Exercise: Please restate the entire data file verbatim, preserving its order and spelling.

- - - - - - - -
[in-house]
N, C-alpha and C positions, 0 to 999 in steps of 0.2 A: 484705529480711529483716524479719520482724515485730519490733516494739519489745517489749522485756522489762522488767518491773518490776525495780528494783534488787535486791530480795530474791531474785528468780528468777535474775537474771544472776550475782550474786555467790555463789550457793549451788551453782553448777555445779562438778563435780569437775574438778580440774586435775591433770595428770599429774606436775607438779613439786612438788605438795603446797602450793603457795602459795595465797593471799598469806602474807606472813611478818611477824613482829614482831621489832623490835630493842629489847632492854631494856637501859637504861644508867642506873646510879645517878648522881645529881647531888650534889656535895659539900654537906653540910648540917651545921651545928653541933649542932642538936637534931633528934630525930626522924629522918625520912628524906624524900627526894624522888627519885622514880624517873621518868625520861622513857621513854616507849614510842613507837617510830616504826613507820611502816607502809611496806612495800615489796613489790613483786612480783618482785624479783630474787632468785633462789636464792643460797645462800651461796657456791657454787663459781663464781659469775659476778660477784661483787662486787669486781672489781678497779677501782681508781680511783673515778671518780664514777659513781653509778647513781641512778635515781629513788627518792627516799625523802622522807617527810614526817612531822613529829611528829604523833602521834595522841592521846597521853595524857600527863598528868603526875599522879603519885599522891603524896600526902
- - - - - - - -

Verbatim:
[in-house]
N, C-alpha and C positions, 0 to 999 in steps of 0.2 A: 484705529480711529483716524479719520482724515485730519490733516494739519489745517489749522485756522489762522488767518491773518490776525495780528494783534488787535486791530480795530474791531474785528468780528468777535474775537474771544472776550475782550474786555467790555463789550457793549451788551453782553448777555445779562438778563435780569437775574438778580440774586435775591433770595428770599429774606436775607438779613439786612438788605438795603446797602450793603457795602459795595465797593471799598469806602474807606472813611478818611477824613482829614482831621489832623490835630493842629489847632492854631494856637501859637504861644508867642506873646510879645517878648522881645529881647531888650534889656535895659539900654537906653540910648540917651545921651545928653541933649542932642538936637534931633528934630525930626522924629522918625520912628524906624524900627526894624522888627519885622514880624517873621518868625520861622513857621513854616507849614510842613507837617510830616504826613507820611502816607502809611496806612495800615489796613489790613483786612480783618482785624479783630474787632468785633462789636464792643460797645462800651461796657456791657454787663459781663464781659469775659476778660477784661483787662486787669486781672489781678497779677501782681508781680511783673515778671518780664514777659513781653509778647513781641512778635515781629513788627518792627516799625523802622522807617527810614526817612531822613529829611528829604523833602521834595522841592521846597521853595524857600527863598528868603526875599522879603519885599522891603524896600526902